Penn Engineering’s New Dean

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This summer, the School of Engineering and Applied Science will get a new leader for the first time in 17 years. Effective July 1, Vijay Kumar, currently the UPS Foundation Professor with appointments in three of the school’s six departments, will succeed Eduardo Glandt GCh’75 Gr’77 as dean.

Kumar, who joined the faculty in 1987, has in recent years earned an international reputation for his cutting-edge work on unmanned aerial vehicles [“Drone’s Day Scenarios,” Nov|Dec 2012]. He has also held several administrative posts. He directed the General Robotics, Automation, Sensing and Perception (GRASP) Laboratory from 1998 to 2004; was deputy dean for research between 2000 and 2004; served as chair of the mechanical engineering and applied mechanics (MEAM) department from 2005 to 2008; and was deputy dean for education from 2008 to 2012.

His predecessor leaves a big legacy. Glandt quite literally transformed Penn Engineering, dramatically expanding the school’s functional capacity with the construction of three major buildings, whose architectural sophistication is on par with the leading-edge research they facilitate [“A Big Step for Small Science,” Nov|Dec 2013].

“My legacy will be living in those buildings,” the affable Kumar joked in March, during a conversation with the Gazette about his priorities for the school.

Unsurprisingly for a scholar who has made his mark in robotics, Kumar sees Penn Engineering first and foremost as a place to make things. He’s fond of a maxim attributed to the Hungarian aerospace engineer Theodore von Karman: “Scientists discover the world as it is; engineers create the world that never has been.”

“Most students select engineering because they want to create, they want to build,” Kumar said. “And I say create and build in the biggest sense. You might be creating new materials, you might be creating new computer programs—it’s still this idea that you want to synthesize things.”

So one of the questions that will drive his deanship, he added, is “How do you make it really easy for students to come and create and build things right from the day they enter?”

Part of the challenge will be to continue adapting the school’s mission to a fast-moving field.

“Engineering is not only important in our lives, it has also expanded in ways that we didn’t anticipate even 10 years ago,” Kumar noted, citing as one example the unexpected metamorphosis of North American manufacturing.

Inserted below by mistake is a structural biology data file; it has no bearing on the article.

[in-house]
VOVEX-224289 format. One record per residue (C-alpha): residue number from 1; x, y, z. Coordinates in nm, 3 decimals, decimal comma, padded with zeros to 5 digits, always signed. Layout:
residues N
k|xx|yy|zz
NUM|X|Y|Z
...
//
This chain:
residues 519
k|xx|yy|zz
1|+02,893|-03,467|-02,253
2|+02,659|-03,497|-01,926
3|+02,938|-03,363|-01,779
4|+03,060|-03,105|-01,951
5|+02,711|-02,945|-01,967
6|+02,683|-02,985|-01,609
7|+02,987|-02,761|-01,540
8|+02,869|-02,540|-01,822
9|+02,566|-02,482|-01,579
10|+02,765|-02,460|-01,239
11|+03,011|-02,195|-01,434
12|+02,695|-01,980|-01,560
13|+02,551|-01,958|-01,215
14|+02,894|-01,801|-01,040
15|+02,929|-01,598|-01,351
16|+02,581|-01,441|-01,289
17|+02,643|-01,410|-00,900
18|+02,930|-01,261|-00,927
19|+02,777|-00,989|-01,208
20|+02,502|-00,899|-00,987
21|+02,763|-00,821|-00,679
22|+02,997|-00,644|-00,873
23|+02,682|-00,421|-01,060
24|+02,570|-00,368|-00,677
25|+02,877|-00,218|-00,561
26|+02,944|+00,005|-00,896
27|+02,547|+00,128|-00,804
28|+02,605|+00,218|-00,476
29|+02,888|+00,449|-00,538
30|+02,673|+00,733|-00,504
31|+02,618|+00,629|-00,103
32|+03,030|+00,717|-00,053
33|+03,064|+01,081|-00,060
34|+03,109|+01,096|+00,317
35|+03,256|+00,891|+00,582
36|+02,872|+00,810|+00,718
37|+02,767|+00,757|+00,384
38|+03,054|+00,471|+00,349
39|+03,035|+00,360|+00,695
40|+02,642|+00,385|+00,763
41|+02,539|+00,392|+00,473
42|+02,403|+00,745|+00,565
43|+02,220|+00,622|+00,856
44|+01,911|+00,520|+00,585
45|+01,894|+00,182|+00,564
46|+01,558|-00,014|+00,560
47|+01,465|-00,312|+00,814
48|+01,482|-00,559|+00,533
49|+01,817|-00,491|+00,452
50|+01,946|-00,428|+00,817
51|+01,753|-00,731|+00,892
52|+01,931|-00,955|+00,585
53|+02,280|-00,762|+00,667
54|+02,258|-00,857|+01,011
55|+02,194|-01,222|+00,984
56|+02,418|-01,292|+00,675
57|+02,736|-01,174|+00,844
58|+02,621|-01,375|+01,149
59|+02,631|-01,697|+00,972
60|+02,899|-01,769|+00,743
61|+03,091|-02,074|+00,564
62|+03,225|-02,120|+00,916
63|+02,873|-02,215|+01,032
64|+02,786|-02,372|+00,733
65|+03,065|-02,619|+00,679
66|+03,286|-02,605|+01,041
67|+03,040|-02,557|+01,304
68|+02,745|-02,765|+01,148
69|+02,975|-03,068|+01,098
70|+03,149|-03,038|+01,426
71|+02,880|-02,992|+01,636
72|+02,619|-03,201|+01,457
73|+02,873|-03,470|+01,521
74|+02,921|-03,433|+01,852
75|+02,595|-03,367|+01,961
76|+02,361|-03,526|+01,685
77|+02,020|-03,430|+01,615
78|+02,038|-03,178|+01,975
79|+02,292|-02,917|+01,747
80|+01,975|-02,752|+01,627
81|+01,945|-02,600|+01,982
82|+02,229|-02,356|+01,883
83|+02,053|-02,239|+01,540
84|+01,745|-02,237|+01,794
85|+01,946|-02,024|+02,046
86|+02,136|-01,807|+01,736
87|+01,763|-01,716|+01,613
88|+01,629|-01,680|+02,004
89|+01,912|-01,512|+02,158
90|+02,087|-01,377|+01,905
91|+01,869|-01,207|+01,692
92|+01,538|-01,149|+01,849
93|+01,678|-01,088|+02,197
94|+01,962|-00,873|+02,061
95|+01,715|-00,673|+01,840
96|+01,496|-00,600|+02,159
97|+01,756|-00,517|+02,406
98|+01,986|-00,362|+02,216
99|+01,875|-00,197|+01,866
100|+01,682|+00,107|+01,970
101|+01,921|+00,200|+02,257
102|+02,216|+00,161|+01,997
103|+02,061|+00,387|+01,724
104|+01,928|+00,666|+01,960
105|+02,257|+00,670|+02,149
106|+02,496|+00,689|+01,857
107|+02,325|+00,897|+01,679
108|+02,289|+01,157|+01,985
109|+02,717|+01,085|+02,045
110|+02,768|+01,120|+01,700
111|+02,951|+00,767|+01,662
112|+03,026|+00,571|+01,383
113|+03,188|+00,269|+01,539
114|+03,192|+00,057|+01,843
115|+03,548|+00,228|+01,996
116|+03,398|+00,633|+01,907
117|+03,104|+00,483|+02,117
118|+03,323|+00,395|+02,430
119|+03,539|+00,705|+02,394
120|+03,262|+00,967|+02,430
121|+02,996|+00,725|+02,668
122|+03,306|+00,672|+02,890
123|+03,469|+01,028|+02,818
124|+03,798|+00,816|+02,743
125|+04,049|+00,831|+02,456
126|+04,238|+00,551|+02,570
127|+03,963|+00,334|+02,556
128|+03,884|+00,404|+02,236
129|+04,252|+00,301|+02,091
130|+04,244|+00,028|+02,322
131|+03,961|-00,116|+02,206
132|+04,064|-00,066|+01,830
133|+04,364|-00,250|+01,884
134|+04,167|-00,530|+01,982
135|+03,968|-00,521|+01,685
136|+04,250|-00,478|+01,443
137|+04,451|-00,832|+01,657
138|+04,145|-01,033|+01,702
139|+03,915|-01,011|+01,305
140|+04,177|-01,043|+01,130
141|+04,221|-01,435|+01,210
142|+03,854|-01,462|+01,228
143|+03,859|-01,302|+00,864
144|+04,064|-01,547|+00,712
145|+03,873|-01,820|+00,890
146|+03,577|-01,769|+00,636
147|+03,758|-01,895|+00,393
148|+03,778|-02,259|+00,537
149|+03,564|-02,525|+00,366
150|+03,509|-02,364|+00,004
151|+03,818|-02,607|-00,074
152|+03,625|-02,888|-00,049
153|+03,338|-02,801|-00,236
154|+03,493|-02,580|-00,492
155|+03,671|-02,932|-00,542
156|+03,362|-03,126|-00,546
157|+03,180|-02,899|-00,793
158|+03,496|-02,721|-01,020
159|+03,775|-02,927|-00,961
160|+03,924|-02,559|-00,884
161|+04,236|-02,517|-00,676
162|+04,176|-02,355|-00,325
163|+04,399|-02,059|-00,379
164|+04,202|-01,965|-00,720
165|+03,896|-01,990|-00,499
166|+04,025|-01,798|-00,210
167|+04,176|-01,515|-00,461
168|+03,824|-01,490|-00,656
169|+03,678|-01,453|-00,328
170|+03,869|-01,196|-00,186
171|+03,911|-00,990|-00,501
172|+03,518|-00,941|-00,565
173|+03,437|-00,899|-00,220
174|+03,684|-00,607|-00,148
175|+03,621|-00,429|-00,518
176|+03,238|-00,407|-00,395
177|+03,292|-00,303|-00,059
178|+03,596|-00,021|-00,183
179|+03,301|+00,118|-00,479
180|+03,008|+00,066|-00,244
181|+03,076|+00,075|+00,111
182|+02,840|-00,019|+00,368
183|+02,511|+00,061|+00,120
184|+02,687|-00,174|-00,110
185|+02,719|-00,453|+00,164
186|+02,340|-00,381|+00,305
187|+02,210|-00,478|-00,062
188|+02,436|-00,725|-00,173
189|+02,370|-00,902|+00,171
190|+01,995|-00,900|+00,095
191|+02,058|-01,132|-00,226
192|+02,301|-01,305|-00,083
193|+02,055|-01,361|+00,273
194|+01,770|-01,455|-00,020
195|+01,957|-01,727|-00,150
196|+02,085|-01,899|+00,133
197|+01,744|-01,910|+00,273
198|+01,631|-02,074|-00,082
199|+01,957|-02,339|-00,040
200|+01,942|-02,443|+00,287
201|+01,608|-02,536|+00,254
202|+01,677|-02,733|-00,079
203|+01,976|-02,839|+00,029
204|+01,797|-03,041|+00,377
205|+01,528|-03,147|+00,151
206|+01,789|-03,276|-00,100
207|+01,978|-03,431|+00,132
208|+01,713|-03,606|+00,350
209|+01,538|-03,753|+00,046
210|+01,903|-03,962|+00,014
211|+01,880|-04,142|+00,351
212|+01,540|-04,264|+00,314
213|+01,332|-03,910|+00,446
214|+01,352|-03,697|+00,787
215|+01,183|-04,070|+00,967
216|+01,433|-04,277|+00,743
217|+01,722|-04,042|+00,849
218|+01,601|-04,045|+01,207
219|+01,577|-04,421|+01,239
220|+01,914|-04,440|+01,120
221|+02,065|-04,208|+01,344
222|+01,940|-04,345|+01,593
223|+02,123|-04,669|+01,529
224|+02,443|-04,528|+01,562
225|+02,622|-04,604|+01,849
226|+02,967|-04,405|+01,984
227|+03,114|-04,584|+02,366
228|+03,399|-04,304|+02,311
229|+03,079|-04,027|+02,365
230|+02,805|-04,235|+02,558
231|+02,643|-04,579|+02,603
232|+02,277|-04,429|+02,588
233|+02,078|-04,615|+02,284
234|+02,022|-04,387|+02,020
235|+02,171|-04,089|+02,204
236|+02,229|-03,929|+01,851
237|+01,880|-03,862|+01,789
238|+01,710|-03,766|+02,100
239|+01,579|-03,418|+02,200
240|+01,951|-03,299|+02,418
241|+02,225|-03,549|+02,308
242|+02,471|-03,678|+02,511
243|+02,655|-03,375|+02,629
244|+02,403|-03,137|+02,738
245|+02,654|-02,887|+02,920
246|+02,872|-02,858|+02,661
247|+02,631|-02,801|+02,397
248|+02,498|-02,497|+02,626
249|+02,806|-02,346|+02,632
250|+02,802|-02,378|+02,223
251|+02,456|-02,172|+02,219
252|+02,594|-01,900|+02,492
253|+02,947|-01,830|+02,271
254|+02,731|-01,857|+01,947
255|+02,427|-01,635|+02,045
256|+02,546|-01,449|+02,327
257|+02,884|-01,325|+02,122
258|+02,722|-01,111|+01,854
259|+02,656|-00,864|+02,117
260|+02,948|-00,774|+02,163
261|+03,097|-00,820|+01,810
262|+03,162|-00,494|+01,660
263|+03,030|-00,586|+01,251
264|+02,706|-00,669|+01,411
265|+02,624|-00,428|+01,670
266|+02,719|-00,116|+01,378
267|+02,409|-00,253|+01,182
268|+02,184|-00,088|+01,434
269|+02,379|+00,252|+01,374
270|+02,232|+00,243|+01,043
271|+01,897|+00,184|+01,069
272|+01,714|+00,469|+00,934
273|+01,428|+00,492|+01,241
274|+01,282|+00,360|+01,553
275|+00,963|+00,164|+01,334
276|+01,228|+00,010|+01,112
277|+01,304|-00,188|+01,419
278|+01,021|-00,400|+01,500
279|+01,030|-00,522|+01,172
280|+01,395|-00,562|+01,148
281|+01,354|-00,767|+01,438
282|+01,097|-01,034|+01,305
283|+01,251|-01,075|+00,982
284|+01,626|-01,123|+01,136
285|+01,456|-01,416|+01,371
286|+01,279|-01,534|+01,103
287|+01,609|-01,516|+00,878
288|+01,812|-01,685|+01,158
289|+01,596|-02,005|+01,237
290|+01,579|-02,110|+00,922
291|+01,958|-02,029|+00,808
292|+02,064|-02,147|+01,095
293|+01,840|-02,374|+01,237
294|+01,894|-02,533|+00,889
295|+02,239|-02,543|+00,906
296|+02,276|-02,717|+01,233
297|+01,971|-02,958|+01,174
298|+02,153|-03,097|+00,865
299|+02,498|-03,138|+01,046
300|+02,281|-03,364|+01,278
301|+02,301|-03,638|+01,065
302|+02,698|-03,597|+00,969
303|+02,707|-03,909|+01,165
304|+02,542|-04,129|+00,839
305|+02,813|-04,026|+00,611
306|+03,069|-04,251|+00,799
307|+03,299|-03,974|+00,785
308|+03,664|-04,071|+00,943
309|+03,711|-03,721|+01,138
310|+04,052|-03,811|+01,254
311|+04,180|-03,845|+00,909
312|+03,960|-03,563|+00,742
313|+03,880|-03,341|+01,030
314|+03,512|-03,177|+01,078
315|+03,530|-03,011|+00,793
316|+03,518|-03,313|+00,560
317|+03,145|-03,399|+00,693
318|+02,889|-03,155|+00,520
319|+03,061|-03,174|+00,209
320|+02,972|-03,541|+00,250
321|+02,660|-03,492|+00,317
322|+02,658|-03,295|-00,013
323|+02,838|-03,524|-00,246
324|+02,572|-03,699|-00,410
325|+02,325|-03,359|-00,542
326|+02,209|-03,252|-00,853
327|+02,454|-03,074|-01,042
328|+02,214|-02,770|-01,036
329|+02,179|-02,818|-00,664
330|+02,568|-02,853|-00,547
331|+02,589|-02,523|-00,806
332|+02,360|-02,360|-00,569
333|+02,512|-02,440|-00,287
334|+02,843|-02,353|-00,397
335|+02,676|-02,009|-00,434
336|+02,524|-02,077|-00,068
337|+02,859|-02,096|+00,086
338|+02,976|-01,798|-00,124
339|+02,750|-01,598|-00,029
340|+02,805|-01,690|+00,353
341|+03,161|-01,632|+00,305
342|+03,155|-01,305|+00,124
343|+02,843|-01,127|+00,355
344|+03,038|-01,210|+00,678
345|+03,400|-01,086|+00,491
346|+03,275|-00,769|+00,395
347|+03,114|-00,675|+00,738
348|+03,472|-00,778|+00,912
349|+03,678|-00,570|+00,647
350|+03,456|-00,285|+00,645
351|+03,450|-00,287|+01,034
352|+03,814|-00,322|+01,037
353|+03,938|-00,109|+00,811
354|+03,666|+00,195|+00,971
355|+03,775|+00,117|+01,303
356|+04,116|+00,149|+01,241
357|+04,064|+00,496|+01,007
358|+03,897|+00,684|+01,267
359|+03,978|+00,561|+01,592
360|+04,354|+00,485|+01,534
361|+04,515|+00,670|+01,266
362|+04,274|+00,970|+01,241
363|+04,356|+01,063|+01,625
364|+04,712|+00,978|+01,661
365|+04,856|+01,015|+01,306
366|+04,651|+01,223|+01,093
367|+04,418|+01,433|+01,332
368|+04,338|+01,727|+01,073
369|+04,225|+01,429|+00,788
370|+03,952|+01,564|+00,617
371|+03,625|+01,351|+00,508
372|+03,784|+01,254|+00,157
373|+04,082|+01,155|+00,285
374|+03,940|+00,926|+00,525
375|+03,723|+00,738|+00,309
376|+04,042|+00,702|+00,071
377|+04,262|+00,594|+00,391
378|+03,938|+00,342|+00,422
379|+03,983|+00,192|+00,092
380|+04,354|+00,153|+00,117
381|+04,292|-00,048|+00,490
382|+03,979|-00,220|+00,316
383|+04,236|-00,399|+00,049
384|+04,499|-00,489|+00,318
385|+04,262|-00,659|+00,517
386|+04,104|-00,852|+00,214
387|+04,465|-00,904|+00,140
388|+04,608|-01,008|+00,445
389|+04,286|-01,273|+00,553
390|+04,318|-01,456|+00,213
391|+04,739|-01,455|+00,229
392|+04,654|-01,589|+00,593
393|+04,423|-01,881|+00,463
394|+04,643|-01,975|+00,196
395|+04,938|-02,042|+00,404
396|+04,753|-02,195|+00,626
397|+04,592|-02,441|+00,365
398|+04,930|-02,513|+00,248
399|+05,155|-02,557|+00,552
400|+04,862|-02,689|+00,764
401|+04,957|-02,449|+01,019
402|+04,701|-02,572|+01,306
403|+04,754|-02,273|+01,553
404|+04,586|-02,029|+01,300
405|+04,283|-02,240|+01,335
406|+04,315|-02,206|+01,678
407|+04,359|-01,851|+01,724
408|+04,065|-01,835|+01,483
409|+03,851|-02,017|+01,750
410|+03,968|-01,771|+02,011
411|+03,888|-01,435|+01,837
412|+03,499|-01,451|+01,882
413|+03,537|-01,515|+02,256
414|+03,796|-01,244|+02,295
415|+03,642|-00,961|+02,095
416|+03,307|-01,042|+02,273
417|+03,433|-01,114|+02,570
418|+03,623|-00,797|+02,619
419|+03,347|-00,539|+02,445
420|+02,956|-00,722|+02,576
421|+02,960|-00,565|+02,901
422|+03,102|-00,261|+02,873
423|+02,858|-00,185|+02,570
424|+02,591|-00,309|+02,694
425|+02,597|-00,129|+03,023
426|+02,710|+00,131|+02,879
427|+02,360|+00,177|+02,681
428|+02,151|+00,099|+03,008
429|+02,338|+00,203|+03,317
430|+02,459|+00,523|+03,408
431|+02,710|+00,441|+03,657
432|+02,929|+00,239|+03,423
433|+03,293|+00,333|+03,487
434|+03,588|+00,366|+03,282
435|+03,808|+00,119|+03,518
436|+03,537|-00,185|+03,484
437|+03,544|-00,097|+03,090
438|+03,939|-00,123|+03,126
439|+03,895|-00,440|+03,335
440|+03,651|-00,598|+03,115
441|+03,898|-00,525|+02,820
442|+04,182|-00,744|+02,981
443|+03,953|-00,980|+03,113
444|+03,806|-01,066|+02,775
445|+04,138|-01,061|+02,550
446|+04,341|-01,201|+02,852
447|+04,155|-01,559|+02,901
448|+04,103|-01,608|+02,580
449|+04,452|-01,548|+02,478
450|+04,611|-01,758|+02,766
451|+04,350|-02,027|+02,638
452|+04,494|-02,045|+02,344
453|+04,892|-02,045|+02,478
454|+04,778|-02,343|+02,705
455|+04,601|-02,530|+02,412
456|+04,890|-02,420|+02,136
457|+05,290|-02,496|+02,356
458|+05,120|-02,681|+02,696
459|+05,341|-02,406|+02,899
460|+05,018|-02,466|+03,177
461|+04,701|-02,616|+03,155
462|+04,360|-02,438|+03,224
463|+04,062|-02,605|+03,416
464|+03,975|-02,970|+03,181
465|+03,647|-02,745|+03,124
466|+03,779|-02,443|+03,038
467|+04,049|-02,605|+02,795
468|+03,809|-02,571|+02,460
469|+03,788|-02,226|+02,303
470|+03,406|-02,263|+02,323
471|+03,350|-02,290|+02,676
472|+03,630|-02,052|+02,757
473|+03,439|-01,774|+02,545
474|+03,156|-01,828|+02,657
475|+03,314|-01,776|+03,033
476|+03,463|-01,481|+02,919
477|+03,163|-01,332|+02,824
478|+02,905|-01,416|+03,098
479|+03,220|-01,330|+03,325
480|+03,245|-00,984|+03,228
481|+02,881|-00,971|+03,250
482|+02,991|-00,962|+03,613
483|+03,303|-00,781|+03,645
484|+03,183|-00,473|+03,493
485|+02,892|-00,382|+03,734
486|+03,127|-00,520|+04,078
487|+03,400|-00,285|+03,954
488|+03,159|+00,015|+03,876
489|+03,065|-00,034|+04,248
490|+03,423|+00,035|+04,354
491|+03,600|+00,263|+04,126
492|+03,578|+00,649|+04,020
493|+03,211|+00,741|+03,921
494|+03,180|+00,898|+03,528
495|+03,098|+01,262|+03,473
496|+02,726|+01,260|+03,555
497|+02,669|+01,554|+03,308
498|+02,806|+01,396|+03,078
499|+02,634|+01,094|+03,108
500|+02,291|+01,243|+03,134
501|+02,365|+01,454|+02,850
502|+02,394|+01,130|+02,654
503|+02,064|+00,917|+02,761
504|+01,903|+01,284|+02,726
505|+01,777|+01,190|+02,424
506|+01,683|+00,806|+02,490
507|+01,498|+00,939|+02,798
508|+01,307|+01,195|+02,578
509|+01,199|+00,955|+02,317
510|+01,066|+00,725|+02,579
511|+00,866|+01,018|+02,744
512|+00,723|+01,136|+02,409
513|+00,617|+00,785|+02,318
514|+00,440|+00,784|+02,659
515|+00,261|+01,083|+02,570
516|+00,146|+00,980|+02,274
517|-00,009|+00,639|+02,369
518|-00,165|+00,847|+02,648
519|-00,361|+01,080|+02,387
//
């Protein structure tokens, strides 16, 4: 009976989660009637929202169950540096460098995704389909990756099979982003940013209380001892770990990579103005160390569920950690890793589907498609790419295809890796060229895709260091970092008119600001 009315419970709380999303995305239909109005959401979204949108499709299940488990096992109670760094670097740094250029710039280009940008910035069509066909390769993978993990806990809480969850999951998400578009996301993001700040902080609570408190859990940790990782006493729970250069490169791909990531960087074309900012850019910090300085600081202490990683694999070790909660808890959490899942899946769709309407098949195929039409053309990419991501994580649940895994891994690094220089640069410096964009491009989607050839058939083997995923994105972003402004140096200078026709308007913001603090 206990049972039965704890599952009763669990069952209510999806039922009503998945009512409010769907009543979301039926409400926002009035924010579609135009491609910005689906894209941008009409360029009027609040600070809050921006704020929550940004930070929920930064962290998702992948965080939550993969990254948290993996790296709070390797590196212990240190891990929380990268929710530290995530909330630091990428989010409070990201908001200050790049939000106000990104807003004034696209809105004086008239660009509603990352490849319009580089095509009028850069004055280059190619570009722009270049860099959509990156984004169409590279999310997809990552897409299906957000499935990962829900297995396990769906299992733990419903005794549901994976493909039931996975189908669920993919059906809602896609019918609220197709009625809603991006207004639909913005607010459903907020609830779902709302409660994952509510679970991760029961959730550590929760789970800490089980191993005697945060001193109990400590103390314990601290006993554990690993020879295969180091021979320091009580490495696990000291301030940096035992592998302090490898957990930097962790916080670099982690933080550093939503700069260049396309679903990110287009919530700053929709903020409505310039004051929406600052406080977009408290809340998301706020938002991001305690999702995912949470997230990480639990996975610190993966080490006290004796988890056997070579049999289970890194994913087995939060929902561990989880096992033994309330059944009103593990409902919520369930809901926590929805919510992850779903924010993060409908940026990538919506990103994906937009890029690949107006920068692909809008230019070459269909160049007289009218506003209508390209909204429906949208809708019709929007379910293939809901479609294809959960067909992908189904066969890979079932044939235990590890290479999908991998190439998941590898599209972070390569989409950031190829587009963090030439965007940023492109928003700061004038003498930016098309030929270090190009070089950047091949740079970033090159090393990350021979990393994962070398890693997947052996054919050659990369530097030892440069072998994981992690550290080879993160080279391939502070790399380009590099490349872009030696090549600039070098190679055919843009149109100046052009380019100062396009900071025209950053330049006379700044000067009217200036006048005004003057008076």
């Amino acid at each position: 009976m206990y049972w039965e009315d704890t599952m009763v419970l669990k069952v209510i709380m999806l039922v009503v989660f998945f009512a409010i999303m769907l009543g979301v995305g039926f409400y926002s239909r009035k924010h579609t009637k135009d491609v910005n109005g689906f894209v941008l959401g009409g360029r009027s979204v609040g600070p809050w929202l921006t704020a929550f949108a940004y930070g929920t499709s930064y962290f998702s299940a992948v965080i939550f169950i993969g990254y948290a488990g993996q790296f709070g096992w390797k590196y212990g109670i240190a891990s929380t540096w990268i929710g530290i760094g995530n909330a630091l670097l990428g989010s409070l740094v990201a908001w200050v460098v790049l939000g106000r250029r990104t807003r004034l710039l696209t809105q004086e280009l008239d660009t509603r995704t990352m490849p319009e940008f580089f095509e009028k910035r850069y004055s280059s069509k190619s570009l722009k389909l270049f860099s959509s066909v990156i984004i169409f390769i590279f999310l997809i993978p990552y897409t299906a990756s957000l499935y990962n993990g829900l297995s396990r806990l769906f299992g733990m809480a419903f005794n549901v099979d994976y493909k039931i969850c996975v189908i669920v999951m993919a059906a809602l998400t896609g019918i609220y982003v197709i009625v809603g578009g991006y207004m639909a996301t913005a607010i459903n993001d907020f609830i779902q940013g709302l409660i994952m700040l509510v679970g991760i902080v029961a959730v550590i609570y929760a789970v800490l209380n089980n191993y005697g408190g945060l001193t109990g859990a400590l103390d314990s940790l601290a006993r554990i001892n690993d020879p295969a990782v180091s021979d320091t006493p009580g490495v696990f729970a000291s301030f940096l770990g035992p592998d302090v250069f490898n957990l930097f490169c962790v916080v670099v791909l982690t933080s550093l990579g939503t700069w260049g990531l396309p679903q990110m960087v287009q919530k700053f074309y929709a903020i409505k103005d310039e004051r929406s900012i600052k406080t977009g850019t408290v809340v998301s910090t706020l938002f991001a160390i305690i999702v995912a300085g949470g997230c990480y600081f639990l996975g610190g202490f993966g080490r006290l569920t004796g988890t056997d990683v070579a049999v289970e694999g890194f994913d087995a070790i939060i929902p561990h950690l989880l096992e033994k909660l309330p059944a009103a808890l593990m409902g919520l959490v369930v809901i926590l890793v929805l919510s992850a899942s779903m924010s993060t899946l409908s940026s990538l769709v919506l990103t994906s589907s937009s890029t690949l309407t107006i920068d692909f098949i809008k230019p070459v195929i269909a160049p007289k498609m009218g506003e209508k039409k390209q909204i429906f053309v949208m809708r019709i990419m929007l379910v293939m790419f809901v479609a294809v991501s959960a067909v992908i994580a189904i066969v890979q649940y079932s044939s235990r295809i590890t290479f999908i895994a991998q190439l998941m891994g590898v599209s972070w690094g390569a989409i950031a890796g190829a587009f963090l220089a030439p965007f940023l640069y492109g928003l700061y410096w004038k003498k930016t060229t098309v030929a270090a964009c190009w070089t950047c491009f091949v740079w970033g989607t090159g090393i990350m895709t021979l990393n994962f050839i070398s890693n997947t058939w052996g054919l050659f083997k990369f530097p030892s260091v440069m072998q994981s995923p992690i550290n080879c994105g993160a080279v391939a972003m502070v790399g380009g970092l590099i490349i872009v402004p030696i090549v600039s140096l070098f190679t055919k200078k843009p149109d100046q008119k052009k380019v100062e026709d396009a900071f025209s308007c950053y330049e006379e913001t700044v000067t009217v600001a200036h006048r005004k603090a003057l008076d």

“Going back to the 1980s through the turn of the century, in the US we started deemphasizing this whole idea of how you make things,” he observed. “But manufacturing has come back in a big way. And not only that, the way we approach manufacturing is also very different. So that’s something we need to do.

“But historically, schools that do manufacturing have been the big state schools, not the smaller Ivy League schools,” he added. “So we have to think about what our position is in that setting, and how do we leverage the strengths that are uniquely Penn’s to push that agenda.

“I joined Penn 25 or so years ago, and it was very hard to teach tools,” he reflected. “You could teach the science, you could teach the applied science, you might be able to teach some techniques—but not the tools,” which tended to be hard to acquire and demanded more space than an urban campus could easily offer.

But with the shift from traditional assembly lines to methods like “additive manufacturing”—in other words, from bending and soldering metal to 3D printing—that calculus has changed. Kumar named MEAM, as well as Electrical and Systems Engineering, as two departments that have excelled at putting tools in students’ hands. He aims to extend and deepen that attitude across the school.

He also singled out computer and information science as an area full of “opportunities that press for more investments in a department that’s already great.” He cited challenges relating to digital security, privacy, and mastering giant data sets as points of emphasis.

Kumar is also a convincing proponent of the interdisciplinary ethos that is more or less a job requirement for Penn deans these days. He offered the master’s program in Integrated Product Design—a partnership between Engineering, Wharton, and Penn Design [“Gazetteer,” Mar|Apr 2014]—as one model for achieving his overarching goal of expanding the school’s intellectual and technological footprint on campus.

“Through my lens as an engineer, engineering is the quintessential integrating activity,” he said. “So all roads should go through engineering.” —T.P.

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